The retainer further includes a central backup portion 108 which engages the last cell cup and maintains the cup assembly in position in the classifier chamber. The backup portion is connected to flange 104 by ribs 110 and is provided with a central aperture 112 to allow exit of the aerosol stream from the classifier. It will be seen that when the valve 100 is open, the additional gas will flow through the openings in the retainer between ribs 110 and enter fitting 28 practically in cylindrical form surrounding the aerosol stream. The latter expands radially as it leaves outlet port 66 and the two streams intermingle violently and assures a very intimate mixture so that there will be a very consistent liquid mist concentration in the combined stream. It must be understood that the air and oil diagrammatic depiction shown in FIGURES 2 and 3 is only illustratory and based on belief, as a result of thorough testing, and obviously the complete depiction of the stream is not shown. There would be variations of even some of the flow patterns illustrated such as the toroid 80 at the bottom of cell 1 in FIGURE 3 would apply only to some air and very light oil particles as all heavy oil particles and for that matter most of the oil would not follow this pattern but would travel downwardly into area 74. In any event, the flow is turbulent and not laminar and in this connection there would be many more turbulent flow patterns than illustrated, for example, in FIGURE 2.
Still further modifications in the generator of the subject invention and the lubricator structure associated therewith may be made to accommodate to certain desired conditions of operation. For example, in some applications excessive oil might be damaging and also there could be excessive oil accumulation in a few instances of operation in the classifier that would in effect slop over into the line connected to fitting 28. To meet any such'co-nditions, said line or piping could be slightly sloped to cause liquid to drain towards fitting 28 and one or more holes could be provided in body 10 and associated parts so that there would be liquid communication from 28 through the area 111 to the bowl reservoir 38 whereupon such excessive oil would drain back into the bowl. Of course with such a modification bleed orifice 91 would not be used and the lift effect to tube 50 would be created by bowl pressure being at outlet pressure. As-
suming with such an arrangement there were three cells 64 and bearing in mind previous remarks relative to cell pressures and that outlet pressure tends to recover further away from zone 48, it might be necessary in order to have sufiicient lift to short circuit, in effect, the third cell by providing communication between the interior thereof and area 111 by means of one or more holes in body 64 of the third cell, namely the one furthest removed from zone 48. Also with such an arrangement, port or slot 74 would be eliminated for the same reasons, as depicted in FIGURE 2, and the oil that accumulated would be reprocessed by being picked up or aspirated by the main stream. All of these types of modification possibilities are of the type known to those skilled in the art.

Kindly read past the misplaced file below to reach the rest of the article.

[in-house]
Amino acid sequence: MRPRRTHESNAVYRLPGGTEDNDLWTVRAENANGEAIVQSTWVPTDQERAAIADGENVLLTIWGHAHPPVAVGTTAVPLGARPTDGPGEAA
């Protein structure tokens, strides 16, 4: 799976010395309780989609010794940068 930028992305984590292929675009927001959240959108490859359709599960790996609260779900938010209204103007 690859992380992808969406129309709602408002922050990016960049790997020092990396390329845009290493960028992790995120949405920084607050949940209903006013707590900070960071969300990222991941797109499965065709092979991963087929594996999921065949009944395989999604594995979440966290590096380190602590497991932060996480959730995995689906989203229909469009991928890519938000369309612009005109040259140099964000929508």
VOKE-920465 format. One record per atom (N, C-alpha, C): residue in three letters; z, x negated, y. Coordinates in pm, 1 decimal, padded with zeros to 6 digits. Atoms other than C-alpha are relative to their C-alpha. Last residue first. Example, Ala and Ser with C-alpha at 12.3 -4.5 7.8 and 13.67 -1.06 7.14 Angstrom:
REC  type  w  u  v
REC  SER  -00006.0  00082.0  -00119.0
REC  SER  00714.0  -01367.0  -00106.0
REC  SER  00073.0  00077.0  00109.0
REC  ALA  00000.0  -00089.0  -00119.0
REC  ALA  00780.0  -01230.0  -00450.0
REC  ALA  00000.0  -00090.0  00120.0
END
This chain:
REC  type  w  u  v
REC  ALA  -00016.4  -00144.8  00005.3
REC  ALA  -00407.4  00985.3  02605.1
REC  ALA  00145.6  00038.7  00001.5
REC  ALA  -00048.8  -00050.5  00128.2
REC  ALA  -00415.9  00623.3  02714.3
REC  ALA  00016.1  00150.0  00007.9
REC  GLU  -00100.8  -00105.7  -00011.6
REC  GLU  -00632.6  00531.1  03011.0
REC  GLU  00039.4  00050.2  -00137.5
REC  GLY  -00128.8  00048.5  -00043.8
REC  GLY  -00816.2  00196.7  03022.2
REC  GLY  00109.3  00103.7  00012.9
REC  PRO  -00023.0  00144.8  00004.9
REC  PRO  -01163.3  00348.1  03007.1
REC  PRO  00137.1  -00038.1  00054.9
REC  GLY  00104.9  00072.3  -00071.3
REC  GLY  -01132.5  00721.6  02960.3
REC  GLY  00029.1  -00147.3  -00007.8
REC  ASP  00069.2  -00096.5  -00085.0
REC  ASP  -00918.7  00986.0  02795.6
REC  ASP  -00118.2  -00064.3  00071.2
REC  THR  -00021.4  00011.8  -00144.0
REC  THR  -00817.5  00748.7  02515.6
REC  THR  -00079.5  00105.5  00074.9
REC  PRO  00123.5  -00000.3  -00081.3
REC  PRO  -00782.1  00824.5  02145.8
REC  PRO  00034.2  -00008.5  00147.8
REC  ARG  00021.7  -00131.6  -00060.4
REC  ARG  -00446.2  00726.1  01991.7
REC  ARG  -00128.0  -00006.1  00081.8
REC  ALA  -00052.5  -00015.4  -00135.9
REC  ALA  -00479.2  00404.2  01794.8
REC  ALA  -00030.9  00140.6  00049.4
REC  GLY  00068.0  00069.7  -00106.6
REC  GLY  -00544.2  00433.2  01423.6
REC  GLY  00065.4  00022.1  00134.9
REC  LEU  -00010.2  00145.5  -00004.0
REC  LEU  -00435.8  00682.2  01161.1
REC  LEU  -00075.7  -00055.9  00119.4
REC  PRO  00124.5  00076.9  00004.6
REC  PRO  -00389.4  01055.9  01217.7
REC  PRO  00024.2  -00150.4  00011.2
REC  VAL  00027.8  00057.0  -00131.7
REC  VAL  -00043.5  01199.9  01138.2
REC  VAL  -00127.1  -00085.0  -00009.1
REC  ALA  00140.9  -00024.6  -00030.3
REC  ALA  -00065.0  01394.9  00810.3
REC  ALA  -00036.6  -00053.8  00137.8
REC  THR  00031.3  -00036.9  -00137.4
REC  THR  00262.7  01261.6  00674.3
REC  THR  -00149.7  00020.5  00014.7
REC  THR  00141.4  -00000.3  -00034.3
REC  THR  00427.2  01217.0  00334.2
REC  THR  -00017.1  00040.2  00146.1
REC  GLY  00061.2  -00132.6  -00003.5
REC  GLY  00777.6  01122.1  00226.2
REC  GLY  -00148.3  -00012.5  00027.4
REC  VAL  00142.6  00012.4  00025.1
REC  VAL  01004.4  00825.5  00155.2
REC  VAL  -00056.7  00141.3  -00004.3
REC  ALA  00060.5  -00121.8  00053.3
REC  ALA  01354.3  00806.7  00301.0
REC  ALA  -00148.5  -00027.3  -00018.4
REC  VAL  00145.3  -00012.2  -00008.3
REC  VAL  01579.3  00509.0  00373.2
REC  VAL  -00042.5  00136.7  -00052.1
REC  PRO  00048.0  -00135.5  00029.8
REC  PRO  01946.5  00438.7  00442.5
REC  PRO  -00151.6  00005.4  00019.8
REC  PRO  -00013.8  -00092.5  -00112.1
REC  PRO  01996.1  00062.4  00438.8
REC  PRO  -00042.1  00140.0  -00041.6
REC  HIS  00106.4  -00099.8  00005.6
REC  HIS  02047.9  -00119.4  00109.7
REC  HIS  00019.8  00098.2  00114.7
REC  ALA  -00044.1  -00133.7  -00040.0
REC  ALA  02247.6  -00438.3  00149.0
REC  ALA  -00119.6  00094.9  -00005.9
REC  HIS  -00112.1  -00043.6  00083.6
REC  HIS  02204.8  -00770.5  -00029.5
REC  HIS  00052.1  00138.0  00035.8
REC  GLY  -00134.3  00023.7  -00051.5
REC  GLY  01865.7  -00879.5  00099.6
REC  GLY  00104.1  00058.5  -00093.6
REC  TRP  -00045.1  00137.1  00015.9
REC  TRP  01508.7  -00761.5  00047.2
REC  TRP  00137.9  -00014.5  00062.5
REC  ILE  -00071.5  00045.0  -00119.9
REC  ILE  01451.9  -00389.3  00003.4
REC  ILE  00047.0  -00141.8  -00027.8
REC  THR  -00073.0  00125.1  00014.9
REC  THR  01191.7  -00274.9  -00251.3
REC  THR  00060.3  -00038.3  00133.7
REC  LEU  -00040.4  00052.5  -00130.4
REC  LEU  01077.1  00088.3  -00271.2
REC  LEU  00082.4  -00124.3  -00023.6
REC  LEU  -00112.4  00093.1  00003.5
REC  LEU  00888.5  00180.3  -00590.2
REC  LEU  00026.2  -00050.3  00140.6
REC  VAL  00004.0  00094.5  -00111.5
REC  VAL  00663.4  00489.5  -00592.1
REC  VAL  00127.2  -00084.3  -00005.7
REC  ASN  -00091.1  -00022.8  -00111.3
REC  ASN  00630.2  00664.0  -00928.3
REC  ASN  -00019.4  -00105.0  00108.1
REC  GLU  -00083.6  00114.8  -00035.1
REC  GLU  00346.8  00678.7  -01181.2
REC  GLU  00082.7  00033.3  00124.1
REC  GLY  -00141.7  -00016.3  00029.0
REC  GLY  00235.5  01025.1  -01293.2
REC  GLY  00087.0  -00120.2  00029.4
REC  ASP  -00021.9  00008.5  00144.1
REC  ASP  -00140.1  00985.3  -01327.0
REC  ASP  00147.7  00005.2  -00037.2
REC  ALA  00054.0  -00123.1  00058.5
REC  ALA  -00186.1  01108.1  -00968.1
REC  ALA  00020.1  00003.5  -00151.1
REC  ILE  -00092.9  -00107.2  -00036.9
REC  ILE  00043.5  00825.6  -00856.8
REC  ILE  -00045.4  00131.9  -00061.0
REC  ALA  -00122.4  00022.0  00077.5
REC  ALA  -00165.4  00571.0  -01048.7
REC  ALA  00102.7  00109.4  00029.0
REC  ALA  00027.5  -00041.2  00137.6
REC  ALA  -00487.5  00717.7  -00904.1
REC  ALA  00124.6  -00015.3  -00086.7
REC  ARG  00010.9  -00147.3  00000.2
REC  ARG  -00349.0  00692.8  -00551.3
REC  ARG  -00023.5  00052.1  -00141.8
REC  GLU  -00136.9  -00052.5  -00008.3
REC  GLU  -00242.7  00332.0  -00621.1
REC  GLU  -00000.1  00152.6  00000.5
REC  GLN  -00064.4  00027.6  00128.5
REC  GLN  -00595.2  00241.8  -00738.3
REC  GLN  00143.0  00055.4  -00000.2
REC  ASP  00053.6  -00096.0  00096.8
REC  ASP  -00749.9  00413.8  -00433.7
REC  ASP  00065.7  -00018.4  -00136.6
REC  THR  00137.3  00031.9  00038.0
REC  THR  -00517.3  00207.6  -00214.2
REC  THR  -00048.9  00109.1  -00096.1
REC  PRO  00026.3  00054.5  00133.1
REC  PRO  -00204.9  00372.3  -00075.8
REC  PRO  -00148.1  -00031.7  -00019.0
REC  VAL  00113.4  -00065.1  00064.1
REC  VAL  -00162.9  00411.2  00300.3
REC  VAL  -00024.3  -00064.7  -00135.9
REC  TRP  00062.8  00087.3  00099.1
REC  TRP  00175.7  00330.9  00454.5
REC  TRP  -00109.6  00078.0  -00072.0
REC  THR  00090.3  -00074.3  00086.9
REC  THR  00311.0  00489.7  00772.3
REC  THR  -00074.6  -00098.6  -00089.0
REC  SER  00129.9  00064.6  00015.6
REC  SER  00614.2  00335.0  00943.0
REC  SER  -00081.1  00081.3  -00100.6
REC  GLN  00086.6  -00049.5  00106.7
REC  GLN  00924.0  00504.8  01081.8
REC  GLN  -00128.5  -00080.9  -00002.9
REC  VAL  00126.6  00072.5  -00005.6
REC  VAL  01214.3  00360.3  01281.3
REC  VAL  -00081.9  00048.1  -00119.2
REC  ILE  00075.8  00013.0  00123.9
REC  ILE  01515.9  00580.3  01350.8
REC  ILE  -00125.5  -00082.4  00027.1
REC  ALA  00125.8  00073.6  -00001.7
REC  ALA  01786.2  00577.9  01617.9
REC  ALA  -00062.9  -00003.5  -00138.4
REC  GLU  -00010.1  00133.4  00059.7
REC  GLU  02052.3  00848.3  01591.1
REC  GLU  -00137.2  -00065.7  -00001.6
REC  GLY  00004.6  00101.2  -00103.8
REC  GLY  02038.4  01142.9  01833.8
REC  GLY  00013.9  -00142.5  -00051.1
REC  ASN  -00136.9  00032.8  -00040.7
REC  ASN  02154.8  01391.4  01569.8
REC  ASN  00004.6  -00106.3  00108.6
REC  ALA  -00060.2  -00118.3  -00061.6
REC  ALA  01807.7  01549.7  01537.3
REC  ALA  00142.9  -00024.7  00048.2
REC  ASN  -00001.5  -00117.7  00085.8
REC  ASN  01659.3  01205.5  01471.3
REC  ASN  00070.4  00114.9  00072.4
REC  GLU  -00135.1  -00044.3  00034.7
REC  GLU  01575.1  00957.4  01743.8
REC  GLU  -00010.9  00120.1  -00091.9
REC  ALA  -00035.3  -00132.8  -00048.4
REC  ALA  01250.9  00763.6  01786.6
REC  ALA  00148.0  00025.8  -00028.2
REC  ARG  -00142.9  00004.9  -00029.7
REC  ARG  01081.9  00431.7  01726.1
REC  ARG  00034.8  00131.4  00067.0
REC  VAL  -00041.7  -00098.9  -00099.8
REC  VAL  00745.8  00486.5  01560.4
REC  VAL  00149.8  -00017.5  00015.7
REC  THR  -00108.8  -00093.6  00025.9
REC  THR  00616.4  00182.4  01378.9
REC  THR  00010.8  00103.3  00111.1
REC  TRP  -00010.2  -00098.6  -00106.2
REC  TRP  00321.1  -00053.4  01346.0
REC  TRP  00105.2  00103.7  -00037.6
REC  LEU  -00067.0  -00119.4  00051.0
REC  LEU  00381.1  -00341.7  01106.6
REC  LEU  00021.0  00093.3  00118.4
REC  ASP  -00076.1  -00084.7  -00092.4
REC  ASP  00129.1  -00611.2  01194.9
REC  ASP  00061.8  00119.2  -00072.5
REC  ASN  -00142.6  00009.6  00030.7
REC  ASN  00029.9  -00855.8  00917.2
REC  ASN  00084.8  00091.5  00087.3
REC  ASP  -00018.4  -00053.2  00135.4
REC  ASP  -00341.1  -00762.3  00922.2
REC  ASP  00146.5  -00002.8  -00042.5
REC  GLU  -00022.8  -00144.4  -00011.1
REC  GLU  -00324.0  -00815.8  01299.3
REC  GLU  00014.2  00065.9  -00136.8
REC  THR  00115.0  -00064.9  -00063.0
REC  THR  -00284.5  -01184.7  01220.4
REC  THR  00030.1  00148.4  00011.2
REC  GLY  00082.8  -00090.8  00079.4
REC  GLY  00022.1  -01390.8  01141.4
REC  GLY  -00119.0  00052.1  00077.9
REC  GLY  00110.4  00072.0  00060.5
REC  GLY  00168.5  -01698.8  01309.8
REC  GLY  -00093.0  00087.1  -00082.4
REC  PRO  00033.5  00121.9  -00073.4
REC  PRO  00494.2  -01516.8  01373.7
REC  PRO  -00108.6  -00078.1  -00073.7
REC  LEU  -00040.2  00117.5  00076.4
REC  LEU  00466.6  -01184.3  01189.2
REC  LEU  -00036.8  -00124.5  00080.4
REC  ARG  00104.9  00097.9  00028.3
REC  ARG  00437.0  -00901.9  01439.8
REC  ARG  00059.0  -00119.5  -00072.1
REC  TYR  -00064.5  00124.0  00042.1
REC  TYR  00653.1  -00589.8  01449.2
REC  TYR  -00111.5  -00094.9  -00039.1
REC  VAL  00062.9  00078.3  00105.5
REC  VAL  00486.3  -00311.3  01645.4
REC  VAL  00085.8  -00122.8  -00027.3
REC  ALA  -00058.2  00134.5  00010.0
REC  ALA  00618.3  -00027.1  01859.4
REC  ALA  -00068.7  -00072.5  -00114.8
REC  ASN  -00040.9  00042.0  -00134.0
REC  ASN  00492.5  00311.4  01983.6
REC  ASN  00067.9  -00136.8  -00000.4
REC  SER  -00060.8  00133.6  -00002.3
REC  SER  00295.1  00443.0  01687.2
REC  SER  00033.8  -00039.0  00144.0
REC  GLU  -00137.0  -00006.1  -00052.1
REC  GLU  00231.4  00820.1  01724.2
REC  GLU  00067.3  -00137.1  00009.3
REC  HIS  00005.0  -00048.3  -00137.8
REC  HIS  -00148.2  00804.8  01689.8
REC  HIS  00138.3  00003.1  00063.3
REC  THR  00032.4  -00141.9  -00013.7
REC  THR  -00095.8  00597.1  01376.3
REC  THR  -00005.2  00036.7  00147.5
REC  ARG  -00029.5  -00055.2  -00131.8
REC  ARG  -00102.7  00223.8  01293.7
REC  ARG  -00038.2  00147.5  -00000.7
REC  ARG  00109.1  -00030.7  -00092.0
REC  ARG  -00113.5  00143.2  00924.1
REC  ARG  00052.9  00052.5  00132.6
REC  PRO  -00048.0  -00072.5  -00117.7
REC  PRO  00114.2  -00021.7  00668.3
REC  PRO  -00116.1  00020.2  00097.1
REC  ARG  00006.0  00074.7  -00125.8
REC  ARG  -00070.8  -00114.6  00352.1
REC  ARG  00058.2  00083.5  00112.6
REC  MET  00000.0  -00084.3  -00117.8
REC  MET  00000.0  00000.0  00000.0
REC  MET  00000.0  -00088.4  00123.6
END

It will be apparent to those skilled in the art that various changes may be made in the construction as disclosed without departing from the spirit of the invention, and it is intended that all such changes shall be embraced within the scope of the following claims. For example, in the claims, reprocessing through said induction zone is intended to include reprocessing through 74 and as shown in FIGURE 2.
1. An aerosol generator comprising: an elongate, primary mixer section having a longitudinal flow passage therethrough, with a first upstream inlet end adapted to communicate with a supply conduit containing gas pressurized above ambient pressure, and a second downstream outlet end adapted to communicate with an exhaust conduit for carrying the gas to a work station; a liquid supply source connected to said section; an induction zone formed in said flow passage intermediate the ends thereof; a liquid supply conduit connected at one end to the liquid suply source and at the other end to said induction zone to supply liquid thereto for mixture with the gas flowing therethrough; and a classifying zone formed in said flow passage downstream of the induction zone; the classifying zone being elongate and considerably larger in cross sectional area than the induction zone; a plurality of barriers extending tranversely of the classifying zone to form a plurality of classifying cells; each barrier being formed with a central aperture to form a through flow path for the gas-liquid mixture; each enlarged classifying cell being adapted to induce radially outward expansion of the flowing mixture and produce a toroidal flow to deposit the larger liquid droplets out of the mixture; and means forming a flow path for said droplets to gather and flow upstream to a position for repeated induction into the mixture stream flowing through the classifying zone and without return of same to said liquid supply source.
2. An aerosol generator as claimed in claim 1; wherein said means forming a flow path provides an extension of said upstream flow path in the classifying zone to connect it to said induction zone to provide a continuous return path for classified droplets.